For as well as being blessed with sun-kissed paradise islands and pale, white sands, this tourist haven is cursed with mounting evidence of an environmental catastrophe.

To the naked eye, the signs of climate change are almost imperceptible, but the country's 360,000 citizens would be forced to evacuate. The Maldives' survival as a sovereign nation is truly at stake. 80% of its 1,200 islands are no more than 1m above sea level, within 100 years the Maldives could become uninhabitable.

No wonder it was the first country to sign up to the Kyoto Protocol, which sets targets for cuts in industrialised countries' greenhouse gas emissions. No wonder that Male, the capital, is surrounded by a 3m-high (9.8ft) wall, which took 14 years to construct at a cost of $63m. Unable to foot the bill

 
 
themselves, the government happily accepted aid from Japan, which paid for 99% of the cost. But the wall offers protection for just one of the Maldives' 200 inhabited islands - and then only against tidal surges rather than the rising sea level, the longer-term threat.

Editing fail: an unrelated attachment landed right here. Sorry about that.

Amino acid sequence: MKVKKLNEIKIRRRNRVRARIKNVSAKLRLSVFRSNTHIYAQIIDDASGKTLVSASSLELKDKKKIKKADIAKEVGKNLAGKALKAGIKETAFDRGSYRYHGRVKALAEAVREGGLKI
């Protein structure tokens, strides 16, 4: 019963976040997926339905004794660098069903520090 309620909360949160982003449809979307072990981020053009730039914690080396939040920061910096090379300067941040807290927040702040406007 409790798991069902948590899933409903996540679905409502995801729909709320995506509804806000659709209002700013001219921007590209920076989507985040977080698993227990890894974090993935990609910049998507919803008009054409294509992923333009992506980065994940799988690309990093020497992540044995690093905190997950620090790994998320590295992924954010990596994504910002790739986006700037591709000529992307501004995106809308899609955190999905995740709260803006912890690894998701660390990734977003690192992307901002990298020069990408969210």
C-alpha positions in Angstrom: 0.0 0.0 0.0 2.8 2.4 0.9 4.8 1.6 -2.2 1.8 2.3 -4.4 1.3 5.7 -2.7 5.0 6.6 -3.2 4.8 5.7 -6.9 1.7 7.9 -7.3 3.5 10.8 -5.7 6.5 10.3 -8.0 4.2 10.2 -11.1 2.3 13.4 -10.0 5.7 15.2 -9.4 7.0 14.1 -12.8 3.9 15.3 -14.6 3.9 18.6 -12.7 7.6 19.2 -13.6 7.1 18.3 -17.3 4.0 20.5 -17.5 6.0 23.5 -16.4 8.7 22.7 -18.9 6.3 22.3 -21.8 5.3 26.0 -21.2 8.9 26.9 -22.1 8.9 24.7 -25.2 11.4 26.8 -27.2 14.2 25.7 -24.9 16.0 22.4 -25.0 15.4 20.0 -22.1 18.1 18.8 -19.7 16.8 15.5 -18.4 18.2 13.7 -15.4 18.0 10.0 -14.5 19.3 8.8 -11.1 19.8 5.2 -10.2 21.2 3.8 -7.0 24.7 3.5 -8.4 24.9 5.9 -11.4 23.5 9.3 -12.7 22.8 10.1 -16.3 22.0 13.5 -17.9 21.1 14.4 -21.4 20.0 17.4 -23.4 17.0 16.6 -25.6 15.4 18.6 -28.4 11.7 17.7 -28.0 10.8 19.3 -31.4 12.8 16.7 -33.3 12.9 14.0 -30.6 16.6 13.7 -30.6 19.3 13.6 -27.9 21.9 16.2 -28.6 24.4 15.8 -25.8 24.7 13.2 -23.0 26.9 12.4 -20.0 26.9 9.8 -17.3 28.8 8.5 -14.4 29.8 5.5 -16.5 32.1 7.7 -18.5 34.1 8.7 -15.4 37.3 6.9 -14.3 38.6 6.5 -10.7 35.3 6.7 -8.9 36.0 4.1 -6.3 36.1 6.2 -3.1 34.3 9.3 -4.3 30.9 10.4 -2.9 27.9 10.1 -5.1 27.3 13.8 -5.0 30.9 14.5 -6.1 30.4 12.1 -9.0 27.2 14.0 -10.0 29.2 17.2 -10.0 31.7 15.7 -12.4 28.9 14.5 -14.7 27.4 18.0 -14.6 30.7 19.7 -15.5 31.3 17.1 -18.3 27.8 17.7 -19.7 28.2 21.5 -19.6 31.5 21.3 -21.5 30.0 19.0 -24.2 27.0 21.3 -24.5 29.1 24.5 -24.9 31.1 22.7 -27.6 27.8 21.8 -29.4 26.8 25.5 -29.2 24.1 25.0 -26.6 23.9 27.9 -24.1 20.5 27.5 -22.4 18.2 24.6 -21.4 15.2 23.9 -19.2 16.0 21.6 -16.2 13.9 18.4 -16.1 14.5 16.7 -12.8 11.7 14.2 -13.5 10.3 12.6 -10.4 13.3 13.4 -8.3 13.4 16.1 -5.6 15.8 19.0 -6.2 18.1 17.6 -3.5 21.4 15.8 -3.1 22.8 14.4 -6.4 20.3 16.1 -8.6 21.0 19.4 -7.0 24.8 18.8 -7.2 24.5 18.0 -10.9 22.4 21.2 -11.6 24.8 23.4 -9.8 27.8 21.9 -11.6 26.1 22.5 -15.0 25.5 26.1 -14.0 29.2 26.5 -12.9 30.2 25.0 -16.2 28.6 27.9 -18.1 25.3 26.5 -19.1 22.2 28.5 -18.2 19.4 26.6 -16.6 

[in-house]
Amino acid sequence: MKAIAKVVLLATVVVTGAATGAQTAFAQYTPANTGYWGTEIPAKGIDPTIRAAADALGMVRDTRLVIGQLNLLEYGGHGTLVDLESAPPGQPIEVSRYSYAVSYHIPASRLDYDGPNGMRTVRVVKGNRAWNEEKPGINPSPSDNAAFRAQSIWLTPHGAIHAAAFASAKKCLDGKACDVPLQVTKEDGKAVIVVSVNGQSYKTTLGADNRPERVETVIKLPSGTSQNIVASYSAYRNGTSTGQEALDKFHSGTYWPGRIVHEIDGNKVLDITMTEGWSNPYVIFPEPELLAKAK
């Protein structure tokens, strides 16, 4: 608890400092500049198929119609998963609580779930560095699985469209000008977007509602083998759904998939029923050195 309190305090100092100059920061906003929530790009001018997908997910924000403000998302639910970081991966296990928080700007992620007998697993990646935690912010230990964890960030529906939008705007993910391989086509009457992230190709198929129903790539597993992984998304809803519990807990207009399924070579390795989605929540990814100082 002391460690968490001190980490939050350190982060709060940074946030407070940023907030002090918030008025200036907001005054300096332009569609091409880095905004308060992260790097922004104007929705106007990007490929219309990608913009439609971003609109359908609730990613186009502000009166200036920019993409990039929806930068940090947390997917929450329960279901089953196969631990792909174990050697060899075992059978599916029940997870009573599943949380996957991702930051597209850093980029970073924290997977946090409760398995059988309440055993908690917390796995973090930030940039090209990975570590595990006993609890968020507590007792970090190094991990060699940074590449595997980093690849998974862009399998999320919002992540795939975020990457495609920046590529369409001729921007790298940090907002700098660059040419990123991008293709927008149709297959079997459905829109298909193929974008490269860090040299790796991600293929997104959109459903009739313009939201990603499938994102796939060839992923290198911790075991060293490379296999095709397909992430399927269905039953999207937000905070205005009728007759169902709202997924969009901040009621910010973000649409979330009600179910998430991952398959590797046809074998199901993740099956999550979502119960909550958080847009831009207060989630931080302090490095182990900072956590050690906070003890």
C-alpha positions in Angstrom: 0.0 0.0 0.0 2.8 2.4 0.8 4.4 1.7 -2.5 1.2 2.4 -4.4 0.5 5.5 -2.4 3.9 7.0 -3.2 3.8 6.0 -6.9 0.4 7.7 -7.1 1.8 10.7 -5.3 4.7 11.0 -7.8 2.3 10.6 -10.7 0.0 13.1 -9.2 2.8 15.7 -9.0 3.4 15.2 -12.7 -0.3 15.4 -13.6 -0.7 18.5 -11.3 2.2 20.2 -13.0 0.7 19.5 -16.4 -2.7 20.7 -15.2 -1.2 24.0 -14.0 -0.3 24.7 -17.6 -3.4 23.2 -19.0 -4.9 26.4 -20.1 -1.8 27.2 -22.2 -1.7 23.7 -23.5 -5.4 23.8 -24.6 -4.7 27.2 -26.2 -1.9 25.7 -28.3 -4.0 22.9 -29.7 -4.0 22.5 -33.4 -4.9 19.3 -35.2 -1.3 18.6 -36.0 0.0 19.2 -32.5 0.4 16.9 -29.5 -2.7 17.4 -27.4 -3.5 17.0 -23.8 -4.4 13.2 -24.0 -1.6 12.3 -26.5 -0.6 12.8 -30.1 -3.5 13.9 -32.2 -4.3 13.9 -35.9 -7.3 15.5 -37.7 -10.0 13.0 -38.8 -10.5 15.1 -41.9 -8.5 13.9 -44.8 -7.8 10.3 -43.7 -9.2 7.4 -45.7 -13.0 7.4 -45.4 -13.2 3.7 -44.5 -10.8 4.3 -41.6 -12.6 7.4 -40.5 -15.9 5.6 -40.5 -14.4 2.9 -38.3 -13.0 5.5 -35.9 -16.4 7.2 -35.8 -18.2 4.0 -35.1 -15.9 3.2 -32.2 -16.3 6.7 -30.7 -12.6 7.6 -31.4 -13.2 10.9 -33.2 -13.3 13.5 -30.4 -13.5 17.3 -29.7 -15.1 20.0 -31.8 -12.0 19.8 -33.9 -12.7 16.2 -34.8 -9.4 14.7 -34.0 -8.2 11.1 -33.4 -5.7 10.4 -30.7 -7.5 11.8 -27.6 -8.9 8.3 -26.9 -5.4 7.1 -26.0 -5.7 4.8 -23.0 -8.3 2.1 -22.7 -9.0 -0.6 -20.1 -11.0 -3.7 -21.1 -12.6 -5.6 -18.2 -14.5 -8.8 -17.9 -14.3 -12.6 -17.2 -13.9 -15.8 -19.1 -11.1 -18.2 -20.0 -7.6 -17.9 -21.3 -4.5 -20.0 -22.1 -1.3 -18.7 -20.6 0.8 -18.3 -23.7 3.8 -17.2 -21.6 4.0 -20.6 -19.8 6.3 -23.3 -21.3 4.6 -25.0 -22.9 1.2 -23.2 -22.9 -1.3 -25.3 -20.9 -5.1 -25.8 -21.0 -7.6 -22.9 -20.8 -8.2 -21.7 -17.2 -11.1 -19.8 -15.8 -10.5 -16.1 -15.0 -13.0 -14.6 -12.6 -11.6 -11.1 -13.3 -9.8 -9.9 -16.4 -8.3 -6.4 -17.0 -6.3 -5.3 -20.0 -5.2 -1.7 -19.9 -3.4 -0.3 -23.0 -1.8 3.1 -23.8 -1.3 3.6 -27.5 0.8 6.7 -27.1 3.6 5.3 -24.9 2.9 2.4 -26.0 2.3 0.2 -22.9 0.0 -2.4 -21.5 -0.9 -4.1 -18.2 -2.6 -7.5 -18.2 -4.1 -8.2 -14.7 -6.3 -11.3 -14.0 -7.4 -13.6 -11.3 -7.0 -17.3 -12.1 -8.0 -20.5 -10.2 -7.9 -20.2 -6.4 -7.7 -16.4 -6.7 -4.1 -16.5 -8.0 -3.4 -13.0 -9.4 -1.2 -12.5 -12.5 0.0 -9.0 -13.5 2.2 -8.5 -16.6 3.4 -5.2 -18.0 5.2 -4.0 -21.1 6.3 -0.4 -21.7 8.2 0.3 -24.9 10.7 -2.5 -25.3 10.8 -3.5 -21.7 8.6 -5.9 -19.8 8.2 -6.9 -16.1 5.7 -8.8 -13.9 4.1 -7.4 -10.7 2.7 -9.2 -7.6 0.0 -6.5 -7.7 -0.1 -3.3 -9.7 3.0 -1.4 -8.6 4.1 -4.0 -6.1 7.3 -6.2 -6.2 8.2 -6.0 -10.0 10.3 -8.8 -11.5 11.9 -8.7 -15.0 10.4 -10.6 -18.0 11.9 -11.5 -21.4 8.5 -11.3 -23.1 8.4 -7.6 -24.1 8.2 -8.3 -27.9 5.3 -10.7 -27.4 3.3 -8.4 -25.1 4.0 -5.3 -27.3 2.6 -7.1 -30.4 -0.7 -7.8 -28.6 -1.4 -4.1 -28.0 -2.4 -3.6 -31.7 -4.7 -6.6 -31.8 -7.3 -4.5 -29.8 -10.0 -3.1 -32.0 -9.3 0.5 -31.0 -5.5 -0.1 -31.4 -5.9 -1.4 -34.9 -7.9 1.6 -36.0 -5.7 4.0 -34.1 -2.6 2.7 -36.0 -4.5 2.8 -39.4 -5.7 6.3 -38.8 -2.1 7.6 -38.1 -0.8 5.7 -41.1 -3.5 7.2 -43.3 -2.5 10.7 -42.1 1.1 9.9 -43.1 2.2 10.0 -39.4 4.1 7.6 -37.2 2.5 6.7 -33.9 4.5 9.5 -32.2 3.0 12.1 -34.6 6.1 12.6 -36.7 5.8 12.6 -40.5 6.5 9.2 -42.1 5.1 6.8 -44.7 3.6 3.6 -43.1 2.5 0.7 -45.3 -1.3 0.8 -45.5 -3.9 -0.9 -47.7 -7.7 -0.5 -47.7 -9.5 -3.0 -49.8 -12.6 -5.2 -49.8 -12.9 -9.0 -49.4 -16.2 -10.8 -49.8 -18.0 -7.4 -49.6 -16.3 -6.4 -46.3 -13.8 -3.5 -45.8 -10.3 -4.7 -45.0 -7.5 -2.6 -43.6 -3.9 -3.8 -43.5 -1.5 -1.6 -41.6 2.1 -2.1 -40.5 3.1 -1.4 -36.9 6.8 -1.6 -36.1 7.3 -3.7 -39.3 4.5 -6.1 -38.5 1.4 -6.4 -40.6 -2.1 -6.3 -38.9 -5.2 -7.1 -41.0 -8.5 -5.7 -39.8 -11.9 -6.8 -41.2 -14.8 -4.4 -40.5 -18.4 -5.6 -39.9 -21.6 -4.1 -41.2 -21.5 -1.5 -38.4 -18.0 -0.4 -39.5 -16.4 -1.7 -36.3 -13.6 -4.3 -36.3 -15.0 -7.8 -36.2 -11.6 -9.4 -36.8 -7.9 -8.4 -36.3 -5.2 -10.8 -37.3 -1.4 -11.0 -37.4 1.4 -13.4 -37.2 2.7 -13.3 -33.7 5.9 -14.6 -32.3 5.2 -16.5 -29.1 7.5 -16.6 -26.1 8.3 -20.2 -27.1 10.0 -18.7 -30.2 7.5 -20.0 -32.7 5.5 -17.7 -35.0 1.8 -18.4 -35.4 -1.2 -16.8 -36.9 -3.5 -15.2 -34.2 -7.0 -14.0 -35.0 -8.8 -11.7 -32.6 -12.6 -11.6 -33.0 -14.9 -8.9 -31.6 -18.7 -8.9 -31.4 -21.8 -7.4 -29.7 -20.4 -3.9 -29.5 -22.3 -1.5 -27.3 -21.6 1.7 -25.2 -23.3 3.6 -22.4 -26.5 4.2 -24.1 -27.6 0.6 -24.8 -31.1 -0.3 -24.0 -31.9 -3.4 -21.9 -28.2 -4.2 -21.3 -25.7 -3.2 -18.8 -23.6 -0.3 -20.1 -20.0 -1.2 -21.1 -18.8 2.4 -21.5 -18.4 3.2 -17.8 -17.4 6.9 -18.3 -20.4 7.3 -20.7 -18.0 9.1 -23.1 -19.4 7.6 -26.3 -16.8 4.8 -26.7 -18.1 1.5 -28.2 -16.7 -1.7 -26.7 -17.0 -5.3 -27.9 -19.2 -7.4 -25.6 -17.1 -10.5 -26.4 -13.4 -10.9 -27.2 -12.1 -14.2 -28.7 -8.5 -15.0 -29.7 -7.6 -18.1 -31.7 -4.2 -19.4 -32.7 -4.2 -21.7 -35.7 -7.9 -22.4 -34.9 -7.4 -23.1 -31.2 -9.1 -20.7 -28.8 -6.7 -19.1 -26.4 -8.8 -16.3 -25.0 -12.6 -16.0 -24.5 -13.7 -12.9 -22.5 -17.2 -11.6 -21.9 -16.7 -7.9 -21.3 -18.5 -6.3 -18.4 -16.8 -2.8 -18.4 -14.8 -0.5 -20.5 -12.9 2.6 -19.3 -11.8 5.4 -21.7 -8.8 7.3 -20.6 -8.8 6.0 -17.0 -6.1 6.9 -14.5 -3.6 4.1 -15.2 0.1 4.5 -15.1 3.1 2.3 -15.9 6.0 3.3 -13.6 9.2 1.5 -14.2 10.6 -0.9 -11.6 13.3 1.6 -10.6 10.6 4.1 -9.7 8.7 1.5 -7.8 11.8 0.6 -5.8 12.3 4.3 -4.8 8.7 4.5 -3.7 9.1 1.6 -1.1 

In Kandholhudhoo, a densely-populated island in the north of the Maldives, 60% of residents have volunteered to evacuate over the next 15 years - those remaining behind will eventually be compelled to do the same. Tidal surges flood their homes every fortnight, and recently hammered a 3m (9.8ft) hole in their concrete flood defences.

The country's fishermen no longer use the "Nakiy", a centuries-old weather guide based on stellar constellations which climate change has made all but irrelevant. The weather here is becoming more volatile and less predictable. The alignment of the stars no longer offers much guidance

 
     
 
     
The risk is the combination of the probability of an event and its negative consequences.


Mention the Maldives and sandy beaches, five-star resorts, colourful coral reefs and stunning scenery come to mind - a luxurious getaway.


   
   
 
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